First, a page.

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  • Glasgow Cathedral is illuminated as night falls

Glasgow City Guide

Glasgow History

Glasgow grew from a small rural settlement on the River Clyde to become the largest seaport in Britain. Expanding from the medieval royal burgh, and the later establishment of the University of Glasgow in the 15th century, it became a major centre of the Scottish Enlightenment in the 18th century. From the 18th century the city also grew as one of Great Britain's main hubs of transatlantic trade with North America and the West Indies.

With the onset of the Industrial Revolution, the population and economy of Glasgow and the surrounding region expanded rapidly to become one of the world's pre-eminent centres of chemicals, textiles and engineering; most notably in the shipbuilding and marine engineering industry, which produced many innovative and famous vessels. Glasgow became the "Second City of the British Empire" for much of the Victorian era and Edwardian period.

Glasgow today

Glasgow is Scotland's largest city and is renowned for its culture, style and the friendliness of its people. It offers a blend of internationally acclaimed museums and galleries, stunning architecture, vibrant nightlife, fantastic shopping and a diverse array of restaurants and bars.

Glasgow was European City of Culture in 1990 and the City of Culture tag has allowed Glasgow to showcase many of the facilities created by the city's Victorian philanthropists. Prime among these are the magnificent Kelvingrove Museum and Art Gallery housing the richest and most visited municipal art collection in the UK outside of London; the splendid Glasgow Museum of Transport and the marvellous Mitchell Library, the largest free public reference library in Europe. The serviced apartments at Lynedoch Apartments close to Kelvingrove would make an ideal base for exploring the city. 

Glasgow Leisure

The City Chambers is Glasgow's jewel, a spectacular building which holds the largest marble staircase in the world. The second largest is in the Vatican at a mere 2 and a half stories while Glasgow's has 3! The building itself is an absolute marvel, all of the marble having been imported from Italy during a period in which Glasgow was a prosperous industrial center, and it certainly shows in the ornate architecture. Fraser Suites Glasgow are centrally located at the heart of Merchant City and one of their serviced apartments could be the perfect place to stay if discovering Glasgow's artistic treasures is high up on your must-do list.

The Mackintosh House is the beautiful home of Charles Rennie Mackintosh, the turn-of-the-century Scottish architect and artist who brought international fame to the city of Glasgow, and it's an absolute must-see. The Spires Glasgow with its many one and two bedroomed serviced apartments would certainly be a fitting base from which to explore the collection.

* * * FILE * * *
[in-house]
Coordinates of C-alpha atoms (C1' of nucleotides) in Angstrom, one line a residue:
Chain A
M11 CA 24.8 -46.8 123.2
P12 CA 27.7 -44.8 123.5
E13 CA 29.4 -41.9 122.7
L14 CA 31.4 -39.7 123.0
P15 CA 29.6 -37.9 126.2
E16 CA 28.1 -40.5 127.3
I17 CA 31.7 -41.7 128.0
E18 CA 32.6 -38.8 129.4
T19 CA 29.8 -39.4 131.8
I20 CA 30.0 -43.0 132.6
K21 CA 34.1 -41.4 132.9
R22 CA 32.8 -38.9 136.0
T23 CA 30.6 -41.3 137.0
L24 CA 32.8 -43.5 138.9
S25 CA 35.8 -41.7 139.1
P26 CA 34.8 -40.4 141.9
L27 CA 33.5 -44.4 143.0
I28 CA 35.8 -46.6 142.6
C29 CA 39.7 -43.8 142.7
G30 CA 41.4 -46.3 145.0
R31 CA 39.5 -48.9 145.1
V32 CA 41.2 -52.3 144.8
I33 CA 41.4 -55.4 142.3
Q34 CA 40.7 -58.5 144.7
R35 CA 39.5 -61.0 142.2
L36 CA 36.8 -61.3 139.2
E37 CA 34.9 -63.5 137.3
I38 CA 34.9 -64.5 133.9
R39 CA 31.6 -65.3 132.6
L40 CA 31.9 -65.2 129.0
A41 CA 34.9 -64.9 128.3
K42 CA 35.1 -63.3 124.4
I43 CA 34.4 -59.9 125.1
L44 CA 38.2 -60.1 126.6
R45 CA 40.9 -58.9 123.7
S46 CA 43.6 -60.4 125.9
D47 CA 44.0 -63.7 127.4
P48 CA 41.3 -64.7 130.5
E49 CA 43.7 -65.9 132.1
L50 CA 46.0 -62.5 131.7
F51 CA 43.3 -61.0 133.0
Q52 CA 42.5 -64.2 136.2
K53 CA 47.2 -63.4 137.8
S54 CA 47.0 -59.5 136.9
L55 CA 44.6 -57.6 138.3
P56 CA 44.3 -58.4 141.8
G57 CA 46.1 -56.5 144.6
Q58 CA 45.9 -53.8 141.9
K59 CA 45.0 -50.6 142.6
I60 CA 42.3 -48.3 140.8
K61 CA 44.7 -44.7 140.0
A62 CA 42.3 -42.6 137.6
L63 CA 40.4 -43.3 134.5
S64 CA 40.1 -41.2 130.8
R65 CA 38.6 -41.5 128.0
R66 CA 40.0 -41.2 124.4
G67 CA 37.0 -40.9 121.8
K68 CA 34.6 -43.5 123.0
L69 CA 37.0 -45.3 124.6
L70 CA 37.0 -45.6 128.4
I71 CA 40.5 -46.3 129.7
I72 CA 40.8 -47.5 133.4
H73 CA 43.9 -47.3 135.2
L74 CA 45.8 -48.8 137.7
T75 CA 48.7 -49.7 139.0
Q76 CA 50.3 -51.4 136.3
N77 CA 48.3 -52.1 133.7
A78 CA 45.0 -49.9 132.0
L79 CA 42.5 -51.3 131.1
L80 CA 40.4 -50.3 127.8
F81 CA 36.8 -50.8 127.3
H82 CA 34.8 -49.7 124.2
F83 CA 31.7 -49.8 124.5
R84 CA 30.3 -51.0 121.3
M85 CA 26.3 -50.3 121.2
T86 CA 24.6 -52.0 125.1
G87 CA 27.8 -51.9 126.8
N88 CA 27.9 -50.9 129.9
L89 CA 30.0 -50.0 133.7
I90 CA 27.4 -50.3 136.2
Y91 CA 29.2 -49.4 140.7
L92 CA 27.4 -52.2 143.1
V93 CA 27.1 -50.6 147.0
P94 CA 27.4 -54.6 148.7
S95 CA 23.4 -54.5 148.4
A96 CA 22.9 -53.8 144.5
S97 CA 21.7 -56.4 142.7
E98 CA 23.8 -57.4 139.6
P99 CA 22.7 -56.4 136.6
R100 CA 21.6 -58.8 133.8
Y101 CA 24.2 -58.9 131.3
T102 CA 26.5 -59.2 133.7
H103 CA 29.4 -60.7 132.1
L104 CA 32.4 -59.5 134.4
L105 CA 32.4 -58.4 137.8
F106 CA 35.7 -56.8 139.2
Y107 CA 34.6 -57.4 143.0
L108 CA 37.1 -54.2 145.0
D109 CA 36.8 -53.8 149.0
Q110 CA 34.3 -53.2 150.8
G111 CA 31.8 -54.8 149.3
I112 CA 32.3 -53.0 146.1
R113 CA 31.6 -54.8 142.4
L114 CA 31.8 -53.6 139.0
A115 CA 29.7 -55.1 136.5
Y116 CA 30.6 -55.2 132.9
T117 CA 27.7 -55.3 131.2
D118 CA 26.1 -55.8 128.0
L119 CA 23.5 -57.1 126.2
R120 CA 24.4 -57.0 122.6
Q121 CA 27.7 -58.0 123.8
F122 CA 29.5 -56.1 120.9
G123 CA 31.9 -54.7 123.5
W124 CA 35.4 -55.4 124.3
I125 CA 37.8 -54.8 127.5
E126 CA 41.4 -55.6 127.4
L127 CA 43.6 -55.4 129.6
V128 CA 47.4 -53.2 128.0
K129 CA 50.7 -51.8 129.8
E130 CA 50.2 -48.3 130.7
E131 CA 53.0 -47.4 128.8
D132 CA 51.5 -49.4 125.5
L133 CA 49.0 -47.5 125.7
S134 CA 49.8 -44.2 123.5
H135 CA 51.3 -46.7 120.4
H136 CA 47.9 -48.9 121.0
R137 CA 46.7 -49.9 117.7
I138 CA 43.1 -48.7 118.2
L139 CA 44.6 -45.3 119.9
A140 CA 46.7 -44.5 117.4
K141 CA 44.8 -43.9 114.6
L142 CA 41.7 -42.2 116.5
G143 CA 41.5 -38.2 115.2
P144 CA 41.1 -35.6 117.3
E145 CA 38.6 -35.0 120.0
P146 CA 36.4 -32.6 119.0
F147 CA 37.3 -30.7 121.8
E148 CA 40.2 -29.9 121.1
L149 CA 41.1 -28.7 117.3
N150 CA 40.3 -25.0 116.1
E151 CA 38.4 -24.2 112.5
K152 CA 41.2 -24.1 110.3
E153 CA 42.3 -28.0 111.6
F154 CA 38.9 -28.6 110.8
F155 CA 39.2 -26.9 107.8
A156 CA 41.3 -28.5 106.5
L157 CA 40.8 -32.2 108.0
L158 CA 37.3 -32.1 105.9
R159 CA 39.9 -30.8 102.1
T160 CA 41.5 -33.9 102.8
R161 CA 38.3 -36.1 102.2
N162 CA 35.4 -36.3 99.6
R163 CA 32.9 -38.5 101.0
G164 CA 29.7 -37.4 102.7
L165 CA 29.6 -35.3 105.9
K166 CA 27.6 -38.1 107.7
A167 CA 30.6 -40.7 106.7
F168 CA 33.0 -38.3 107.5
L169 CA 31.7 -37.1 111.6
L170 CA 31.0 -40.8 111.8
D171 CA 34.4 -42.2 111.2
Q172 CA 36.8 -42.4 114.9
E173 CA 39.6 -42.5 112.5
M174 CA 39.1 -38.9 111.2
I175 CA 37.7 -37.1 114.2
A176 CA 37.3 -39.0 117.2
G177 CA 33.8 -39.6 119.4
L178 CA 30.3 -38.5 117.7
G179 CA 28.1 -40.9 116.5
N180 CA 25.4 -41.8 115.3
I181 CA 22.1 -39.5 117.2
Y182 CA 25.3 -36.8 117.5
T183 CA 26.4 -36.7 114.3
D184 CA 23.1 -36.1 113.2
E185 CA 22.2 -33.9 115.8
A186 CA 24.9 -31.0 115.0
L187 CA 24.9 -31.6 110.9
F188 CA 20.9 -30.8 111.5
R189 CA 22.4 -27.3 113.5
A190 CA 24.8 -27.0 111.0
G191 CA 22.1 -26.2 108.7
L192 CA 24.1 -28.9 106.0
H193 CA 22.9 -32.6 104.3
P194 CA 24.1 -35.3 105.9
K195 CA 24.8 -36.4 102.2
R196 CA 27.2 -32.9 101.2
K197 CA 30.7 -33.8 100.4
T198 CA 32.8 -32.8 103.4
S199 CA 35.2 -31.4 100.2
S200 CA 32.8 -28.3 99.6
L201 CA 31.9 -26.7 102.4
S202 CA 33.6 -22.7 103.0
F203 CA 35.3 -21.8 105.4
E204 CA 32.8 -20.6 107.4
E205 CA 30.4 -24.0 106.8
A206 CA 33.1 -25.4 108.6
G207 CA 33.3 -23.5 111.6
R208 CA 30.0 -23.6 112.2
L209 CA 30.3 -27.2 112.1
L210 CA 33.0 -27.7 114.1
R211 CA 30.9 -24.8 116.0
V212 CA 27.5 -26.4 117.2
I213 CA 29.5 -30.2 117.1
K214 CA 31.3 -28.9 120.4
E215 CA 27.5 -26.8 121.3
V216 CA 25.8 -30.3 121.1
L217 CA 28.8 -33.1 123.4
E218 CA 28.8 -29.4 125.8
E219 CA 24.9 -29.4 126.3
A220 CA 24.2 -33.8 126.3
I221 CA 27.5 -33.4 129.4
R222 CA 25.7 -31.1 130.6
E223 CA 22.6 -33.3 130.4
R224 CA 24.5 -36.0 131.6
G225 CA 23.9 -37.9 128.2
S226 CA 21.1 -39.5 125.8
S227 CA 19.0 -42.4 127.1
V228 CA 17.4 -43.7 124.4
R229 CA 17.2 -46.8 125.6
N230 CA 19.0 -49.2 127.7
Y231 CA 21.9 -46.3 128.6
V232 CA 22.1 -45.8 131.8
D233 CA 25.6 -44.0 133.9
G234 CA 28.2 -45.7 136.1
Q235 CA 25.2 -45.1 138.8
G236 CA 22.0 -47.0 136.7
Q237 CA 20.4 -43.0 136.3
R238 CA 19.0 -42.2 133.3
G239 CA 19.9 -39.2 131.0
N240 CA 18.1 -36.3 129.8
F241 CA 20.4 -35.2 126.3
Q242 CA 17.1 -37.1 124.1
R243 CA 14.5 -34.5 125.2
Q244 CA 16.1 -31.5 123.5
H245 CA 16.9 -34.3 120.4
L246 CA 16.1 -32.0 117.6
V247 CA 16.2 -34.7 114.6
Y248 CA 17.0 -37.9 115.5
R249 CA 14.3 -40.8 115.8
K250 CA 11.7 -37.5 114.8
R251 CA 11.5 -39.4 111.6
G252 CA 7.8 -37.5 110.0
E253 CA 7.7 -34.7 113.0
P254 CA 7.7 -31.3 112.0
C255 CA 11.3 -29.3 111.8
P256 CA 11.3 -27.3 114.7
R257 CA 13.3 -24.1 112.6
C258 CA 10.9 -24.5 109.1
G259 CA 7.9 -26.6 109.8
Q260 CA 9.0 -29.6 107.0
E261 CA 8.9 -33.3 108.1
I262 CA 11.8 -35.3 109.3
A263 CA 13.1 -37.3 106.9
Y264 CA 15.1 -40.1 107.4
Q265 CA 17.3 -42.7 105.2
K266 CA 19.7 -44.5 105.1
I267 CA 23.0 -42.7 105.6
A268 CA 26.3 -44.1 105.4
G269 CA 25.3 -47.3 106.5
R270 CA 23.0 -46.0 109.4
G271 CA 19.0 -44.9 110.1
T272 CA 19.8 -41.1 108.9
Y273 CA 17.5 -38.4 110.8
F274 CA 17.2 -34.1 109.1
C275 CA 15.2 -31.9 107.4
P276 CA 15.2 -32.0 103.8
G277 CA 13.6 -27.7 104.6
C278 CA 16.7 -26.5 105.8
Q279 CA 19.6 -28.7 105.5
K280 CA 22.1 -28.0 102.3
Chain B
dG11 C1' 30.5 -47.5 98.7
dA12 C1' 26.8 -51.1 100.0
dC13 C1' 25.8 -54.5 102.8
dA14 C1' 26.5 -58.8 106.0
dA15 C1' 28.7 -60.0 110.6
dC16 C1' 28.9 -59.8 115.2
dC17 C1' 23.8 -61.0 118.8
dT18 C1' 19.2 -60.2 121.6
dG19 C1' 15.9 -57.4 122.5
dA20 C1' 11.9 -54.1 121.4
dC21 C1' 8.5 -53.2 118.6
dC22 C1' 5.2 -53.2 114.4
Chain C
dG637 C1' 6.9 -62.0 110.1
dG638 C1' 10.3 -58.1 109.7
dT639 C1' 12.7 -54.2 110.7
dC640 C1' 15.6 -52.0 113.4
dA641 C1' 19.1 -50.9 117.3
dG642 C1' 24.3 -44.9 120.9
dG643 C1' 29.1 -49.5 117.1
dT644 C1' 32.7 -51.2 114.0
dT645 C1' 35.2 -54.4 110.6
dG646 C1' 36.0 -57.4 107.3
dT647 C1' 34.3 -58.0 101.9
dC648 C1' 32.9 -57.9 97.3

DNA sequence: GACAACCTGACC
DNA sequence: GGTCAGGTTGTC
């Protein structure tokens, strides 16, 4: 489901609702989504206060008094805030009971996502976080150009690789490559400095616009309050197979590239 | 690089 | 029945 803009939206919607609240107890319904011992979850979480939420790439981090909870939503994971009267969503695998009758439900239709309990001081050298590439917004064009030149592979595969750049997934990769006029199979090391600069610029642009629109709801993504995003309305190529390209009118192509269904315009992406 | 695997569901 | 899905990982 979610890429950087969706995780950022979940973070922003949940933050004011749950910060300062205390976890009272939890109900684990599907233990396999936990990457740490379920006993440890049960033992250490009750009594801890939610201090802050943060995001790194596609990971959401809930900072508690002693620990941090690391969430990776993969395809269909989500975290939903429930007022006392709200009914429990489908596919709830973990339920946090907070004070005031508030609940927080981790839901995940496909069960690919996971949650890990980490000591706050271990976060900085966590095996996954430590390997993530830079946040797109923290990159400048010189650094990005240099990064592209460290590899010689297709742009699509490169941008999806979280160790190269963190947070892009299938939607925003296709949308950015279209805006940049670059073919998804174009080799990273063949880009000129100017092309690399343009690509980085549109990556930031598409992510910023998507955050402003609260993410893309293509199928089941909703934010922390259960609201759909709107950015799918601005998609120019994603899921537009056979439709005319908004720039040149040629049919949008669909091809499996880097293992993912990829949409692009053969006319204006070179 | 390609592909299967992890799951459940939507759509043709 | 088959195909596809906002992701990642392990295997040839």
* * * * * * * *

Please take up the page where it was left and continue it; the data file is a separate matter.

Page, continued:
The priceless Burrell Collection is housed in a magnificent, purpose-built gallery which was constructed in beautiful Pollok Park to house millionaire shipowner Sir William Burrell's stunning and extensive collection of some 9,000 artefacts which he and and his wife, Constance, donated to the city in 1944.

Anyone wishing to enjoy their stay in Glasgow will enjoy the central location of Cochrane Street Apartments  located in the heart of the vibrant Merchant City near to George Square and with shopping facilities with Buchanan and Argyle Street just 2 minutes' walk away. In addition Glasgow's theatres, museums and exciting galleries are nearby to the apartments.

Once you've had your fill of art and architecture, Glengoyne Distilleryperhaps Scotland's most beautiful distillery, with its daily guided tours and whiskey tastings, might be just the tonic!  Just a short drive from Glasgow, Stirling and Loch Lomond, this traditional distillery has been flourishing since 1833. Glengoyne's range of  tours includes the legendary Master Blender tour where guests create their very own individual whiskey to take home.

Glasgow is home also, of course, to the famous and intense footballing rivalry between Glasgow Rangers and Celtic FC so if like sporting endeavour, make your way to Celtic Park to sample the unique intensity and atmosphere that only a Derby match can bring.  If golf is more your bag then you're well placed for a host of great golf courses, being close to the legendary Turnberry, Royal Troon and Old Prestwick courses.

Glasgow top 5 eats

The Ubiquitous Chip
It’s dining that really puts the Chip on the map, and for which it’s recommended above all else. It was one of the first places in Scotland to champion contemporary Scottish cuisine, and in many respects remains the last word on the subject. The brasserie upstairs is very good, serving specialities such as olive oil poached salmon and slow-cooked Inverurie lamb shoulder at solid value for money. If you feel like splashing out, go the whole hog and eat at the main restaurant, situated on the ground floor in the wonderfully ambient courtyard, where you dine amid ponds and greenery. 

The Hanoi Bike Shop
This canteen-style Vietnamese restaurant (Glasgow’s first) is where pho noodles, curries and imported beers are all excellent. Prawn crackers with more-ish peanut butter dip are a must-try to get you started, likewise the summer rolls – cold rice paper parcels packed with prawn, omelette, mint, coriander and noodles, for dunking in a sweet chilli dip. Pho noodle broths in chicken, beef, pork, seafood and tofu varieties make up the majority of the hot options, and are all wonderfully flavoursome. ‘From the pot’ specials can include cari-spiced coconut and coriander curry or black pepper pig’s cheeks with lemongrass pork fritter, seasonal greens and roast peanuts.

The 78
A vegan café-bar known for its craft brews, DJ sets and incredibly generous pricing strategy, standouts from the main lunchtime and evening menus include quesadillas with refried beans and the classic 78 veggie burger served with homemade chutney and salad, and ever-changing speciality falafels. The beer selection is extensive, with plenty of Williams Bros, Sam Smiths, Black Isle and other brews both on tap and in the fridge.

Nanakusa
Authentic Japanese cooking techniques and ingredients are mixed with locally sourced veg, meat and poultry and a few Scottish cooking traditions, to best-of-both-worlds effect. There are no shortage of deep-fried things among the starters, from king prawns to octopus and aubergine – Nanakusa clearly knows its clientele. Chicken, seafood or yazai gyoza dumplings are served with a wonderfully more-ish dipping sauce, which goes well with all kinds of other things on the menu if you fancy mixing and matching a bit.

Dakhin